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Fig. 3 | Parasites & Vectors

Fig. 3

From: Enhanced biosurveillance of high-consequence invasive pests: southern cattle fever ticks, Rhipicephalus (Boophilus) microplus, on livestock and wildlife

Fig. 3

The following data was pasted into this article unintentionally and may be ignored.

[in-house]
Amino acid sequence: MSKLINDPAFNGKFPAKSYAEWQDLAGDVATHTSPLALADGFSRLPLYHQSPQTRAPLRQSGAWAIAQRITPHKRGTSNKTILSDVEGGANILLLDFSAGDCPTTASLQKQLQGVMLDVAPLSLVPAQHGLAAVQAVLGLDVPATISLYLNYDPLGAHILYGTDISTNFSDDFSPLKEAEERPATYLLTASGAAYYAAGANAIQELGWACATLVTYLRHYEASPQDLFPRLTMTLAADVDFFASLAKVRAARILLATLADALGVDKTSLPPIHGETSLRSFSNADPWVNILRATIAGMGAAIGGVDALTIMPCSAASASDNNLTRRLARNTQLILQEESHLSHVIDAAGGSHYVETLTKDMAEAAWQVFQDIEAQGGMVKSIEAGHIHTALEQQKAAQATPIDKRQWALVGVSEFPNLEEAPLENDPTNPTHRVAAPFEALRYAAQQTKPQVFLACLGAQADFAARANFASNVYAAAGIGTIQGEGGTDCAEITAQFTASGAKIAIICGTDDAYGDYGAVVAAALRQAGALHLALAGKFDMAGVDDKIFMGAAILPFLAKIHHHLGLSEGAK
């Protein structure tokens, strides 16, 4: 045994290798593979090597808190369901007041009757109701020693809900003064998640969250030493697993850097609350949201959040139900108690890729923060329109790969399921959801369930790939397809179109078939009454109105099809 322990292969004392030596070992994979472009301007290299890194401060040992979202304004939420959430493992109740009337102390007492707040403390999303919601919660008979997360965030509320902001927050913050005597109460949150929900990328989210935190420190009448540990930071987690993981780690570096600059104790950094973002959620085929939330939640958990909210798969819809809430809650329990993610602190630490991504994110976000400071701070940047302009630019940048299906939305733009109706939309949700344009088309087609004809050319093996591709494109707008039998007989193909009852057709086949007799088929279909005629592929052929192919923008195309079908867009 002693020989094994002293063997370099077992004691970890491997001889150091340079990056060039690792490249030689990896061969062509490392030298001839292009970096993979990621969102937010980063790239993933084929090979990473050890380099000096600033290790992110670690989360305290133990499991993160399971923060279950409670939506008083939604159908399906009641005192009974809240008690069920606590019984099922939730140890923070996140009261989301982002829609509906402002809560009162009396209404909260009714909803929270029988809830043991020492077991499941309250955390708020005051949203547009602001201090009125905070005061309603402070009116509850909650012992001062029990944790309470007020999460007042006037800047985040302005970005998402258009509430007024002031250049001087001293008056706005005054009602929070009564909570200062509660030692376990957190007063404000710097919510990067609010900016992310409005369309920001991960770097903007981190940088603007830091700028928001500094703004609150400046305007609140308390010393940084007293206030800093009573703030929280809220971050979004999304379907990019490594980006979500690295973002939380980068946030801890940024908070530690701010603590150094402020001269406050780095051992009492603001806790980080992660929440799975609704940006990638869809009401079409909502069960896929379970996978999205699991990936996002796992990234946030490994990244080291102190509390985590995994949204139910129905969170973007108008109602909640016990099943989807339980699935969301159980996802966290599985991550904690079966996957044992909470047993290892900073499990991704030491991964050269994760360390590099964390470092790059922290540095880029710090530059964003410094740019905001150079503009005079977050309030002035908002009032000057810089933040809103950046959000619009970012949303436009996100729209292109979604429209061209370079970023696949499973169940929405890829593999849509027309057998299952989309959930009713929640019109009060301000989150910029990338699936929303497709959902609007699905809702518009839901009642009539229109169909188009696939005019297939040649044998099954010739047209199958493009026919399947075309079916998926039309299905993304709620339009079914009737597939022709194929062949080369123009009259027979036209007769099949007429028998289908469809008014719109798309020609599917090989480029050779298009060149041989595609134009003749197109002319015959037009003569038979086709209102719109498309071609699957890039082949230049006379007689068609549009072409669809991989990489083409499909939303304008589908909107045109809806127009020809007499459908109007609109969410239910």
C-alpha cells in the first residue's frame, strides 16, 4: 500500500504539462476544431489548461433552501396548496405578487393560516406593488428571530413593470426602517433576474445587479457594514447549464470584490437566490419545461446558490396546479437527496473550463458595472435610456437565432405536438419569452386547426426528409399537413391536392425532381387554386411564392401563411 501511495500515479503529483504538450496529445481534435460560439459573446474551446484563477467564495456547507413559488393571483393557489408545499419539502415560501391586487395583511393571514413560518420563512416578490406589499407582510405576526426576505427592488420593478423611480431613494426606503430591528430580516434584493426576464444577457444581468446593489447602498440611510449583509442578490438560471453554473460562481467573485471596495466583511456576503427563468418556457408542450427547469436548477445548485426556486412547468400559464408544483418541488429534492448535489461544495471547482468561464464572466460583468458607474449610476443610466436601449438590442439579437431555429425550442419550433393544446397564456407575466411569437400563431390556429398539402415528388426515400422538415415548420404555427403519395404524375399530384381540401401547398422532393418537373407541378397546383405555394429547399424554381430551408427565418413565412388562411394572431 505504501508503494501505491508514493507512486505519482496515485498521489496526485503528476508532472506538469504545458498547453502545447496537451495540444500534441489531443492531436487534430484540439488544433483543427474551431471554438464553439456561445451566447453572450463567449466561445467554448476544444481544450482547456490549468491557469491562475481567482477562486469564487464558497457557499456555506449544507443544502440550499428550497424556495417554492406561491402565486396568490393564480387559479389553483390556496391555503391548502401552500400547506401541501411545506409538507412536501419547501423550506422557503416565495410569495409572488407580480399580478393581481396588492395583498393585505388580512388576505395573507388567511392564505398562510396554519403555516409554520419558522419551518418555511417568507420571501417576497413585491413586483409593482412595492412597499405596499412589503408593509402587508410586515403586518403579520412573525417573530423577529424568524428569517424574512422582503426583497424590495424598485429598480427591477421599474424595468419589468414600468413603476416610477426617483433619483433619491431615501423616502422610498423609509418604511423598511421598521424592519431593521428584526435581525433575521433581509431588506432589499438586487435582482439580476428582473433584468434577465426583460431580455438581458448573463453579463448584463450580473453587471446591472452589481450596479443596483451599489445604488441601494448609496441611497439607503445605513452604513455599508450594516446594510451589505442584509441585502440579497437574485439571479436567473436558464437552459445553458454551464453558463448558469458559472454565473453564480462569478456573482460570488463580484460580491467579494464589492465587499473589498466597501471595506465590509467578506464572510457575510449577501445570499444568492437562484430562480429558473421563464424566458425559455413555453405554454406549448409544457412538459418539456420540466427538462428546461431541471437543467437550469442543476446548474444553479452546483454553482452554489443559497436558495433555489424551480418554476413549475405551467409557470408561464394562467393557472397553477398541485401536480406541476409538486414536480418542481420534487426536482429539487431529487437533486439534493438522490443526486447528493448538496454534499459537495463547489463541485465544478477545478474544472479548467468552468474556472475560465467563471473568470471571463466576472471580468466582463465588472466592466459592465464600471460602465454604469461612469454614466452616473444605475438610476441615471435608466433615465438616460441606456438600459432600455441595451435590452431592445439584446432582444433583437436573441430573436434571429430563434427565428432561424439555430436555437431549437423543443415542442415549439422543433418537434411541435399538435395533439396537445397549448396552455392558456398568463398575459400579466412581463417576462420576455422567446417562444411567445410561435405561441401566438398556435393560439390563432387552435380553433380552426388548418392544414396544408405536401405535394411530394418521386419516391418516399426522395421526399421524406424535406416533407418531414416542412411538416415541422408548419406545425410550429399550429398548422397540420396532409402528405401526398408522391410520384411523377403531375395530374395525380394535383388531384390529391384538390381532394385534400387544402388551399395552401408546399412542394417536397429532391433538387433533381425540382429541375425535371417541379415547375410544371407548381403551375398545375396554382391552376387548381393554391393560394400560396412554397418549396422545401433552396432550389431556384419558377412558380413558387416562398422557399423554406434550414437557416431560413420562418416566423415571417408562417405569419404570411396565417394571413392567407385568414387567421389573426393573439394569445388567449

Assessment of treated hosts by single species. Simulated mean proportions of landscape cells infested with off-host (potentially host-seeking) tick larvae per hectare on a hypothetical 10,000-ha ranch under weather conditions recorded in Willacy County, Texas, USA from January 2009 through December 2018: (i) on whole ranch (grey dash line), and in (ii) good (black line), (iii) fair (black dash line), and (iv) poor (grey line) tick habitats. Simulations assumed complete and continuous elimination of all on-host ticks on cattle (a), white-tailed deer (b) and nilgai (c) beginning week 25 of 2009. Tick hosts present on the ranch included cattle, white-tailed deer and nilgai. Thirty-one percent, 28 percent and 41 percent of the ranch was considered good, fair and poor habitat, respectively, for off-host tick larvae. Relative habitat use preferences of hosts for good, fair and poor tick habitats, respectively, were 0.30, 0.10 and 0.60 for cattle, 0.20, 0.40 and 0.40 for white-tailed deer, and 0.30, 0.10 and 0.60 for nilgai

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